angle for air – glass interface, when the refractive index of glass = 1.5.
OR
(a) Draw a ray diagram to show the image formation by a combination of two thin convex lenses in
contact. Obtain the expression for the power of this combination in terms of the focal lengths of the
lenses.
(b) A ray of light passing from air through an equilateral glass prism undergoes minimum deviation when
3
the angle of incidence is th of the angle of prism. Calculate the speed of light in the prism.
4
Ans 24. (a) Wave front - It is the locus point of the light rays which vibrate in same phase.
Verification of laws of refraction

Let AB be the plane wavefront incident on a refracting surface XY at an angle of incidence i. Let medium
(1) be the rarer medium where the speed of light is c1, and medium 2 be the denser medium where
the speed is c2.
 AA' 
First of all, the disturbance from wavefront AB strikes at the point B. By the time  t  c  disturbance
 1 

Page 15 of 21
from A reaches A’, disturbance from B would have spread in the second medium in the form of hemi-
 AA' 
spherical wavelet of radius BB’   c 2t  c 2  c  . Tangent from A’ on this wavelet gives refracted wavefront
 1 
A’B’.
Wavefront A’B’ makes an angle r with refracting surface.
AA'
In  BAA’, sin i =
BA'
BB '
In  BB’A’, sin r =
BA'
sin i AA' / BA'

sin r BB ' / BA'
AA' c1t c1
= BB '  c t  c = constant
2 2
sin i
 constant  n 21
sin r
= refractive index of second medium with respect of first medium.
This is Snell’s law or first law of refraction.
Second law: The incident wavefront AB, the refracting surface XY and the refracted wavefront A’B’ are
all perpendicular to plane of paper. So the incident ray (  AB); the normal (  XY) and the refracted
ray (  A’B’) all lie in the plane of the paper i.e., the same plane. This is second law of refraction.
(b) tan ip = 
ip = tan–1 (1.5)
OR
(a) let l1 and l2 be two thin lenses of focal length f1 and f2 respectively, placed coaxially in contact
with one another. Let O be a point object on the principal axis of the lens system.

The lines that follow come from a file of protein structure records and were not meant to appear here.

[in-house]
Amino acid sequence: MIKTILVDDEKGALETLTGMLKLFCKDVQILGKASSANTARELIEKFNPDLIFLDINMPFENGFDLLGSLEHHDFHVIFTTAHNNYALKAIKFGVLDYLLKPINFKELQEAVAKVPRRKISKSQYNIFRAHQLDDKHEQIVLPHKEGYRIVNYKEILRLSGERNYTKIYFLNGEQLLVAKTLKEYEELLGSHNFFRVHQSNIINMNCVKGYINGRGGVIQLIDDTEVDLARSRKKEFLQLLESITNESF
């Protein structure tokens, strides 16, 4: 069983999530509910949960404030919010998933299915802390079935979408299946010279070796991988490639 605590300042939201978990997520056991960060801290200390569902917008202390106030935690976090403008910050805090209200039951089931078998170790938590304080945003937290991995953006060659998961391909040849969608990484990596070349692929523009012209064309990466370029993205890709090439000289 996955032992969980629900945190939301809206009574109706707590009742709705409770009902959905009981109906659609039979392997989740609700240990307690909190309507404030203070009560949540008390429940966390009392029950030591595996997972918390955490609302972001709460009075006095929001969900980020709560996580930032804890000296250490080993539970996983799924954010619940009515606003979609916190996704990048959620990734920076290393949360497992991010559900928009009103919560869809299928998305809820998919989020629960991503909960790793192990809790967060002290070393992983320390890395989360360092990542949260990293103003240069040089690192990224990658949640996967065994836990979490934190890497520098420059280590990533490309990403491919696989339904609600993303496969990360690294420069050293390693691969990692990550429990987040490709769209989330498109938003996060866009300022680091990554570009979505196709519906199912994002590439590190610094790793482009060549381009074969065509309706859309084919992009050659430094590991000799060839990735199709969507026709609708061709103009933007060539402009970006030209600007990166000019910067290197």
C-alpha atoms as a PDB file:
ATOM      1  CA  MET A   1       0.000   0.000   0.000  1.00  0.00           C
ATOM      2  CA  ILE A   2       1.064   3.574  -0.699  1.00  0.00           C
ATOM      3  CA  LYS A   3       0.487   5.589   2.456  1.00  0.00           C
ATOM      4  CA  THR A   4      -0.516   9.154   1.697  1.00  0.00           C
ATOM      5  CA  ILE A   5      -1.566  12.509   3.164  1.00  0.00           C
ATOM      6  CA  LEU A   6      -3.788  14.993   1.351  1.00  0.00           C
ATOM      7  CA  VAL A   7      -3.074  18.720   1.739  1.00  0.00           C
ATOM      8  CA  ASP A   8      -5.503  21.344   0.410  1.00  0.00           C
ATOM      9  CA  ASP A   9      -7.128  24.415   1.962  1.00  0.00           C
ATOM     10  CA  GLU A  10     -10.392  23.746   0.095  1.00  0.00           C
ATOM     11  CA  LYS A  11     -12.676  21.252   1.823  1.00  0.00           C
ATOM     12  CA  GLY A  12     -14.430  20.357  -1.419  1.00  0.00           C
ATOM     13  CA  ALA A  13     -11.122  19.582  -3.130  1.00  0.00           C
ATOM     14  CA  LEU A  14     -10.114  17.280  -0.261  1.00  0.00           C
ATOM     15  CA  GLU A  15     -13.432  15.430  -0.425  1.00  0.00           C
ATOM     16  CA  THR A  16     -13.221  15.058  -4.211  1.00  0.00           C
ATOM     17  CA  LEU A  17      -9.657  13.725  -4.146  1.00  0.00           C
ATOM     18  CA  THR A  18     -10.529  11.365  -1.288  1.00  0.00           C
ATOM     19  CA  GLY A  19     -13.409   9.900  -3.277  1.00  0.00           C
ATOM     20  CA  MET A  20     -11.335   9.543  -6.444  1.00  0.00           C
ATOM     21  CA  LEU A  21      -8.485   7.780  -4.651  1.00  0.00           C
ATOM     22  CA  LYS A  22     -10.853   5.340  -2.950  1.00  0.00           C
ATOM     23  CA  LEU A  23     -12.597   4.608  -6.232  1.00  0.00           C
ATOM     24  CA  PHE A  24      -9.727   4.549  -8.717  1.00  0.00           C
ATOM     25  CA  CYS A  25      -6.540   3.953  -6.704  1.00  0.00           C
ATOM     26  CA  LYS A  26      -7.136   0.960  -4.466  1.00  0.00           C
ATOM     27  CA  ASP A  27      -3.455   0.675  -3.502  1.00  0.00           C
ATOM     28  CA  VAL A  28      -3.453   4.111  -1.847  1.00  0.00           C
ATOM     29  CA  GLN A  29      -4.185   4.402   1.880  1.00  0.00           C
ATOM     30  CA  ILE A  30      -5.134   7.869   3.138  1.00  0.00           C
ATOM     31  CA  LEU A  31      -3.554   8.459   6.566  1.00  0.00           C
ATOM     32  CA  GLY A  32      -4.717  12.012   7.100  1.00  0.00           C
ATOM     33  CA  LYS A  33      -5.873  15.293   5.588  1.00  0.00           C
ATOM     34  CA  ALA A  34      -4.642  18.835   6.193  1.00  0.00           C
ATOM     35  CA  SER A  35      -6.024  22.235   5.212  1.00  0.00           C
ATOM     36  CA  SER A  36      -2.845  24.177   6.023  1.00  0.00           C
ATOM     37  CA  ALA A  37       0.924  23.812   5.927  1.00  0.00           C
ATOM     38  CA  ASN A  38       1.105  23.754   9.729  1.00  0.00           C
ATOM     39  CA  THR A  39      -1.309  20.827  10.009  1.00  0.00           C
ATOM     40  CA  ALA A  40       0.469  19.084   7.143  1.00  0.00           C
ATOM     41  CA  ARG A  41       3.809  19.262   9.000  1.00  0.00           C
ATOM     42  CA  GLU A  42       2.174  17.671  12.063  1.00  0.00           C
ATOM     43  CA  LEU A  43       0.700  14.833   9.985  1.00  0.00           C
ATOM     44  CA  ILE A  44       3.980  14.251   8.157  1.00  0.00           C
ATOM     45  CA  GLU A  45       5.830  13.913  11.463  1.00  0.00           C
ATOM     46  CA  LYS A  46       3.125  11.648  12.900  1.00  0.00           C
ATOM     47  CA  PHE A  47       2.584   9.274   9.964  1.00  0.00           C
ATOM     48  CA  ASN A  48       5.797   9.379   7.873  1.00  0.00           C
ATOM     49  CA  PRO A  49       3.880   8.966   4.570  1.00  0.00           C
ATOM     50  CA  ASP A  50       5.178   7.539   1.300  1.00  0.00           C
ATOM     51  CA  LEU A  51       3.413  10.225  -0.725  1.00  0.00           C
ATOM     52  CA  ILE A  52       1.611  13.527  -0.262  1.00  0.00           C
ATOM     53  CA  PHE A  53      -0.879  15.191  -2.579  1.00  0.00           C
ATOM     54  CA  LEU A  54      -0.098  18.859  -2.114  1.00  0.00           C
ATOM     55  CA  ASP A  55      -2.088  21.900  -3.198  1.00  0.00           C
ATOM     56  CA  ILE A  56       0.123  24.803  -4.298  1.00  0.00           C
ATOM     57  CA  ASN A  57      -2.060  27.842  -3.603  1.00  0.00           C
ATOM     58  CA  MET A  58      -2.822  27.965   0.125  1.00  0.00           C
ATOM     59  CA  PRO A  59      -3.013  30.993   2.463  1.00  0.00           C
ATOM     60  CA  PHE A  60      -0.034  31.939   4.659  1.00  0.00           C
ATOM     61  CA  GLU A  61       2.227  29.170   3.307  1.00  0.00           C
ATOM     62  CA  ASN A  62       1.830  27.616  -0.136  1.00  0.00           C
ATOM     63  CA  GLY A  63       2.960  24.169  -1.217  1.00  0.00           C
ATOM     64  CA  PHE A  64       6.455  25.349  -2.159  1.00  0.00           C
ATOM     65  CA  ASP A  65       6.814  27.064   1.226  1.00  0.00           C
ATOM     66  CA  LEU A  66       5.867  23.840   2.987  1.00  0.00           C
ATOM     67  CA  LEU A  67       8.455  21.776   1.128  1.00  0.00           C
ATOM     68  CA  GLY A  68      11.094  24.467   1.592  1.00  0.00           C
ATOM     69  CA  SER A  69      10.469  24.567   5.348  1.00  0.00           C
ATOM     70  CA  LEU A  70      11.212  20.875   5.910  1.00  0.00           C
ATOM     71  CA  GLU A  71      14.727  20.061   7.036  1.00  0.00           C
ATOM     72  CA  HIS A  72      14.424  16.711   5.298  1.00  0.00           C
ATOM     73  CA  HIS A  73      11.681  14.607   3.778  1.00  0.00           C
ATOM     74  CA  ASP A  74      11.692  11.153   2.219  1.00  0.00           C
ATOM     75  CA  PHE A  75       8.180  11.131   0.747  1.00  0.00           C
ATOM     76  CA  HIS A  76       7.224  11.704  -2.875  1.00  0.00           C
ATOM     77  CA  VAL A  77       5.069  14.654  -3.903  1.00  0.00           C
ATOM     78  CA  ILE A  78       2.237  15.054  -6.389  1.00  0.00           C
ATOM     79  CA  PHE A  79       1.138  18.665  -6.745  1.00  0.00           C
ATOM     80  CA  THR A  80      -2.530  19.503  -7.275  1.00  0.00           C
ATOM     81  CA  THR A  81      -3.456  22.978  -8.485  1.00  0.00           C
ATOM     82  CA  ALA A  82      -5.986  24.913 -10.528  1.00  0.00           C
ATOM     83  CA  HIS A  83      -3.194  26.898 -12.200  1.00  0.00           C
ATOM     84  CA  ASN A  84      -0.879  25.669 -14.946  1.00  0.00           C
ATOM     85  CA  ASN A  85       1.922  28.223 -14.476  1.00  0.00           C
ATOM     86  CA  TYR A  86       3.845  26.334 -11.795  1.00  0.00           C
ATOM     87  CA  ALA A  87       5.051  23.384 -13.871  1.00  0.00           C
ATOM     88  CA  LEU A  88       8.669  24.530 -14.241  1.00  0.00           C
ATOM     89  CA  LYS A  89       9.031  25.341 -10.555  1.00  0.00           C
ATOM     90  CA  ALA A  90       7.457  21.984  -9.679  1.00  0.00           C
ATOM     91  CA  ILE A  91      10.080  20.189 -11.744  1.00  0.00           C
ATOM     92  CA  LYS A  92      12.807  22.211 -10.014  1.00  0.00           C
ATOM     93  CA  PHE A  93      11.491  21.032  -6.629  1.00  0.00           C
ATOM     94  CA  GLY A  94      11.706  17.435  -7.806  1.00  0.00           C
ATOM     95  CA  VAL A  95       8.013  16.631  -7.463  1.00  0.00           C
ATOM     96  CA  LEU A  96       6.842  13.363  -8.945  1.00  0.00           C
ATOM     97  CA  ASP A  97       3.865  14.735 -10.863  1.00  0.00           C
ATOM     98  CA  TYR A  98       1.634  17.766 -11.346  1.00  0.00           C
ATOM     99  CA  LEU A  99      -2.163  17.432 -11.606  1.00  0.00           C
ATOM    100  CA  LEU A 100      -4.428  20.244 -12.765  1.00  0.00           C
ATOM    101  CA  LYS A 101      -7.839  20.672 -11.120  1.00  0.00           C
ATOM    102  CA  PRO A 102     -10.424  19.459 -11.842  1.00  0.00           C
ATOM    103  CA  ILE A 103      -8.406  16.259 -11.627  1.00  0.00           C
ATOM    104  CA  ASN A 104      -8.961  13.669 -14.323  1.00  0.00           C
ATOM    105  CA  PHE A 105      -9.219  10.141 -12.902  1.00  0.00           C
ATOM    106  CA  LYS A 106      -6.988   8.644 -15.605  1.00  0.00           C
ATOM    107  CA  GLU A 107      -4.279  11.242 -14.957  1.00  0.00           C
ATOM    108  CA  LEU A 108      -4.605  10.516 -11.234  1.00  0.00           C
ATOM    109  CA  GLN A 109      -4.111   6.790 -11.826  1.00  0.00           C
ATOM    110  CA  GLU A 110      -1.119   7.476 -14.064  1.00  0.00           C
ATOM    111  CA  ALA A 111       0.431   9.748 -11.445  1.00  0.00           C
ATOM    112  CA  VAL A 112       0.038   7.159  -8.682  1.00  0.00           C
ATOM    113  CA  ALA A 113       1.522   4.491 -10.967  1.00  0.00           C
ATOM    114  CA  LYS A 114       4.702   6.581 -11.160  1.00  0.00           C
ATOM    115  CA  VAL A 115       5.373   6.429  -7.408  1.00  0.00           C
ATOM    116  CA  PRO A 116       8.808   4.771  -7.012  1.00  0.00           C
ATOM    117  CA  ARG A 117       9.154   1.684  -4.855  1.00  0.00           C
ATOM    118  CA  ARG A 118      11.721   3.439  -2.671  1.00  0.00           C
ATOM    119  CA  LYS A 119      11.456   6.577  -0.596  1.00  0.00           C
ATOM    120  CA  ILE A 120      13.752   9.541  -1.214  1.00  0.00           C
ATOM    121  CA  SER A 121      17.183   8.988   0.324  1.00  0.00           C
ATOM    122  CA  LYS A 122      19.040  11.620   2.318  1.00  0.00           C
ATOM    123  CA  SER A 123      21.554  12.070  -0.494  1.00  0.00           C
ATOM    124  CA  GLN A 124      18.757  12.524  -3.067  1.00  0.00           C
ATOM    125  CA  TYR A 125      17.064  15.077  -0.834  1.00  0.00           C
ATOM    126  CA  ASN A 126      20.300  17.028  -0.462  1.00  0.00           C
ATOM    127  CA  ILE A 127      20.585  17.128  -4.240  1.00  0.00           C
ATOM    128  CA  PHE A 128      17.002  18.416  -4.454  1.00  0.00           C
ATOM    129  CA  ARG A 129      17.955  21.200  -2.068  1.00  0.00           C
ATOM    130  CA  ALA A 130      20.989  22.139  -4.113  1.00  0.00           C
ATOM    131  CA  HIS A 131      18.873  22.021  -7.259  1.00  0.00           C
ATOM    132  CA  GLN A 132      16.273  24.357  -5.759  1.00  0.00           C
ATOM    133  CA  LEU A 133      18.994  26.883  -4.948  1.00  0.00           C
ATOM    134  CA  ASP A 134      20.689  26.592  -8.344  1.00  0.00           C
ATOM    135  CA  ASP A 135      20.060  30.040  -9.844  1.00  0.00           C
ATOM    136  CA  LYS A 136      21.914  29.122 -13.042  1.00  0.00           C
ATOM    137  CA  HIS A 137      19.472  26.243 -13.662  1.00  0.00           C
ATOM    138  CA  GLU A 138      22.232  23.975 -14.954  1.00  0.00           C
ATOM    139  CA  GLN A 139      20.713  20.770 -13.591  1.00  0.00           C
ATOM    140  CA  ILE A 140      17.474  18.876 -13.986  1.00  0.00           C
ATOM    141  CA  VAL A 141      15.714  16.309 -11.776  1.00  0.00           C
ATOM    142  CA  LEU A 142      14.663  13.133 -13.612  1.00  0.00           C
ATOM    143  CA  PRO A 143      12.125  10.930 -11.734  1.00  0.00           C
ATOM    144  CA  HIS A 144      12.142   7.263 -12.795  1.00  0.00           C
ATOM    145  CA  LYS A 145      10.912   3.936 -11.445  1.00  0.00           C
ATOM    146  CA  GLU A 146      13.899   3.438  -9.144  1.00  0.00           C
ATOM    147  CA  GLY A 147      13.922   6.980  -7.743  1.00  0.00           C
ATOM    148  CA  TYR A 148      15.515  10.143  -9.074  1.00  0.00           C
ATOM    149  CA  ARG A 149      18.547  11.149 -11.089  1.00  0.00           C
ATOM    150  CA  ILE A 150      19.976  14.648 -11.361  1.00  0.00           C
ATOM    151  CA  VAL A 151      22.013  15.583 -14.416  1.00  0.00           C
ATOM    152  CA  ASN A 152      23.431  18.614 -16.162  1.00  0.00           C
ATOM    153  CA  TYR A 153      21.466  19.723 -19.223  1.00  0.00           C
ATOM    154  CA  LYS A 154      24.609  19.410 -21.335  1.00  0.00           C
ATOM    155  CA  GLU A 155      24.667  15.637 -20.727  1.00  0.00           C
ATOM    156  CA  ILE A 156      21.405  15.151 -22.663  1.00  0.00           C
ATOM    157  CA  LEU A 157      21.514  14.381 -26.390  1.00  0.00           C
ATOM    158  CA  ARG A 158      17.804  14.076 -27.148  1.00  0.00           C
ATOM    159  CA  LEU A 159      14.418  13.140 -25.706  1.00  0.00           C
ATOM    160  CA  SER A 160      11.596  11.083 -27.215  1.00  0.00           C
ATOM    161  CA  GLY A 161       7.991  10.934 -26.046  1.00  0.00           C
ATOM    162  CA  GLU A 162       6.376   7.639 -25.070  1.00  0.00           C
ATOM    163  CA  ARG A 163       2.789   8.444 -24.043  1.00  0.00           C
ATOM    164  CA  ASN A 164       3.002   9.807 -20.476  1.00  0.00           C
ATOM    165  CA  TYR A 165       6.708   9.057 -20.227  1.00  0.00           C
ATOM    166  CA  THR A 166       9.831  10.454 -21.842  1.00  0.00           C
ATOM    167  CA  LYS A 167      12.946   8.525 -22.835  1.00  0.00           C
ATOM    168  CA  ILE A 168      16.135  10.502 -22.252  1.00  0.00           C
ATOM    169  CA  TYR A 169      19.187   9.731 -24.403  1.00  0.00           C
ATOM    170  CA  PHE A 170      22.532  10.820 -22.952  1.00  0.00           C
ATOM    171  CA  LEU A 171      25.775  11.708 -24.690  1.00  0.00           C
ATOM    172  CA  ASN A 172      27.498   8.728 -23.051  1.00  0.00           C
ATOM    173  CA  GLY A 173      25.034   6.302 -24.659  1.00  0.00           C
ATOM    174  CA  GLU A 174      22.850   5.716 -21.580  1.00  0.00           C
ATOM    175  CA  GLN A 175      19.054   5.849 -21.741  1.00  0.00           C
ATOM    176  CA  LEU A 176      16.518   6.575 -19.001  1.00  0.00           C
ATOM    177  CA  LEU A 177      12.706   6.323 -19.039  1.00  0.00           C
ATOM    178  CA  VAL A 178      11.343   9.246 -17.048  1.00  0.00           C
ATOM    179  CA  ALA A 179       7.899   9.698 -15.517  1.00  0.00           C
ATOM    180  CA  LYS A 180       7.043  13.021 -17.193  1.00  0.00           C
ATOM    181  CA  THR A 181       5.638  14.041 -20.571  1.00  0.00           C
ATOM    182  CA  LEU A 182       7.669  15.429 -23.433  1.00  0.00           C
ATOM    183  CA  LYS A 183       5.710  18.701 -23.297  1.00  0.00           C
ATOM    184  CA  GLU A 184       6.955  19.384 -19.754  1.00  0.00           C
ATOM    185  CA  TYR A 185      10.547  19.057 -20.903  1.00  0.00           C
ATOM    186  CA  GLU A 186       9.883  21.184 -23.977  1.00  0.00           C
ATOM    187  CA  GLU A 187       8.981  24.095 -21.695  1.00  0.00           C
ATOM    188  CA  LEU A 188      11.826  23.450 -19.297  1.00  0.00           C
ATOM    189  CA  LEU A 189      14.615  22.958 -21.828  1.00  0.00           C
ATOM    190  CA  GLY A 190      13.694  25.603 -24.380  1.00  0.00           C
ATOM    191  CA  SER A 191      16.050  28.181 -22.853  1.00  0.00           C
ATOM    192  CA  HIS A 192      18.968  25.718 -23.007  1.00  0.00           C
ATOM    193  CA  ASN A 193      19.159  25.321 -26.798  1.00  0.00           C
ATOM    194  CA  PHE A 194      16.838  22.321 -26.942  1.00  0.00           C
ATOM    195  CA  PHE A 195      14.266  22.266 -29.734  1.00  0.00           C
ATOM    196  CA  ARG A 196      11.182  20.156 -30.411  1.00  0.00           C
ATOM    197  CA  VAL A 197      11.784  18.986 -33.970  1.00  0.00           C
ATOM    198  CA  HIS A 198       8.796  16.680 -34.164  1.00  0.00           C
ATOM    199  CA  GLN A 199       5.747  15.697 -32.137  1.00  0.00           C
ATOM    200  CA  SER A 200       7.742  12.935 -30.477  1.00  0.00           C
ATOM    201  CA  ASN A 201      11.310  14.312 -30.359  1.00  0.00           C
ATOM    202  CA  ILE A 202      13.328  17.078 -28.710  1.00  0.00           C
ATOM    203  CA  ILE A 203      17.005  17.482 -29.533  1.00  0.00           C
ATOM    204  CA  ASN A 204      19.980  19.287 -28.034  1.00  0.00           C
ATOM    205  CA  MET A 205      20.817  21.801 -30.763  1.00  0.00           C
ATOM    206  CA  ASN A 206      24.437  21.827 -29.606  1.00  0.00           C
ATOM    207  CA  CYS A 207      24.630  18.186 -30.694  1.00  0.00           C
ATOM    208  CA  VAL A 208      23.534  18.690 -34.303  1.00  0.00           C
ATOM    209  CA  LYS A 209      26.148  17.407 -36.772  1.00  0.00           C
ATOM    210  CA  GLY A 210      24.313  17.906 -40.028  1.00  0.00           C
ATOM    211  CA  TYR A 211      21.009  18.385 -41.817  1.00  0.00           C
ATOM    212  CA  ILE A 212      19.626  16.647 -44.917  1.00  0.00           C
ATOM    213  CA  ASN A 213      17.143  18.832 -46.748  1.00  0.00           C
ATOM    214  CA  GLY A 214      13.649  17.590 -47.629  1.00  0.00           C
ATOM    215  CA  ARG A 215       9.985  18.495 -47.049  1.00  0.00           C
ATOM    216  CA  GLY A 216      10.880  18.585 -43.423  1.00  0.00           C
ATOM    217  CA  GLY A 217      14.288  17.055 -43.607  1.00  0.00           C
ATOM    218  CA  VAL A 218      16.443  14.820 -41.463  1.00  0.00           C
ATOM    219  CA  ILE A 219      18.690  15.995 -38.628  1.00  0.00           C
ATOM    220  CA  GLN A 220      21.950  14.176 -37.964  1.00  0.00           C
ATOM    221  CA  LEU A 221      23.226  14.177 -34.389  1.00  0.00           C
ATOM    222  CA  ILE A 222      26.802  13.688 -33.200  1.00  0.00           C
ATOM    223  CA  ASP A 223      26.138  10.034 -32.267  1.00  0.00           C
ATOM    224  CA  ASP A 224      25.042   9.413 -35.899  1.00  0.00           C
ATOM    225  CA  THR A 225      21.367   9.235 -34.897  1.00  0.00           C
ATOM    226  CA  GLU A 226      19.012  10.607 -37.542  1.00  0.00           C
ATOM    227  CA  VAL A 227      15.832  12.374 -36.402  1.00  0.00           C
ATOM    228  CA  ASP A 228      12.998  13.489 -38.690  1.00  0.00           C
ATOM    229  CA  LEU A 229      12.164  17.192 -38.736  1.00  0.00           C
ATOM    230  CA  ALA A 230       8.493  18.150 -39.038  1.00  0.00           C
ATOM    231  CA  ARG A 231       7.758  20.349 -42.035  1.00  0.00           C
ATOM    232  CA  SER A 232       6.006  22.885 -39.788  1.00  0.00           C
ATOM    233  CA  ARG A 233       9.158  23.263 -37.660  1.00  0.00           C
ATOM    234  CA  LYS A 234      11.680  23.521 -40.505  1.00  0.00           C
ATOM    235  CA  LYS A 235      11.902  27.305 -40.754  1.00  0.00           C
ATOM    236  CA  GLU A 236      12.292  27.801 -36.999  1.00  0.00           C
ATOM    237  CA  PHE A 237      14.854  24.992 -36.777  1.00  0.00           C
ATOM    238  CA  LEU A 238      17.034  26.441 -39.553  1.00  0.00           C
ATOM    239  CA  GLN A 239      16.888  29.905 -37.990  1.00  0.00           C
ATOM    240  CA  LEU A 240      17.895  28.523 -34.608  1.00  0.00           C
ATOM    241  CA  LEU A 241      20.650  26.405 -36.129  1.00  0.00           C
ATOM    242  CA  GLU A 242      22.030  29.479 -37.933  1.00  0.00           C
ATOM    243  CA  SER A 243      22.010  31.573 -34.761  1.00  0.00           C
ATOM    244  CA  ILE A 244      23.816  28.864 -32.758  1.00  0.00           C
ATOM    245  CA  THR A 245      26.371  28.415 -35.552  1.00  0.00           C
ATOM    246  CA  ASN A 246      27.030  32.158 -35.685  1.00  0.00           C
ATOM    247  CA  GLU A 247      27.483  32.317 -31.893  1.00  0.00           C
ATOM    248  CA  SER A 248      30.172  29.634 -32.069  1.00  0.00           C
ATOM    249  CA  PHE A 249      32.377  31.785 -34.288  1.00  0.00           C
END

l1 l2

O C1 C2 I I'
v
u v'

Let OC1 = u, In the absence of second lens l2, the first lens l1 will form a real image I’ of
O at distance C1 I’ = v’. Using thin lens formula,
1 1 1
  ......(1)
f1 v ' u
The image I’ acts as a virtual object (u = v’) for the second lens l2 which finally forms its
real image I at distance v. Thus
1 1 1
  ......(2)
f2 v v '
Adding equations (1) and (2), we get ......(3)
1 1 1 1
  
f1 f2 v u
For the combination of thin lenses in contact, if f is the equivalent focal length, then

Page 16 of 21
1 1 1
  ......(4)
v u f
From equations (3) and (4), we find that
1 1 1 1 1
  So P 
f f1 f2 f1 f2
3
(b) i A.
4
3
i   60  45
4
 A = r1 + r2 & r1 = r2

60° = 2r1

r1 = 30° = r2
sin i sin 45
   2
sin r2 sin 30
V0
  2  V  Vg  V0 2
g

Vg = 3 × 108 × 0.707 = 2.121 × 108


Vg = 2.121 × 108 m/s

Q 25. (a) Derive an expression for the electric field E due to a dipole of length ‘2a’ at a point distant r from the
centre of the dipole on the axial line.
(b) Draw a graph of E versus r for r >>a.
(c) If this dipole were kept in a uniform external electric field E0, diagrammatically represent the position
of the dipole in stable and unstable equilibrium and write the expressions for the torque acting on the
dipole in both the cases.
OR
(a) Use Gauss’s theorem to find the electric field due to a uniformly charged infinitely large plane thin
sheet with surface charge density .
(b) An infinitely large thin plane sheet has a uniform surface charge density +. Obtain the expression
for the amount of work done in bringing a point charge q from infinity to a point, distant r, in front of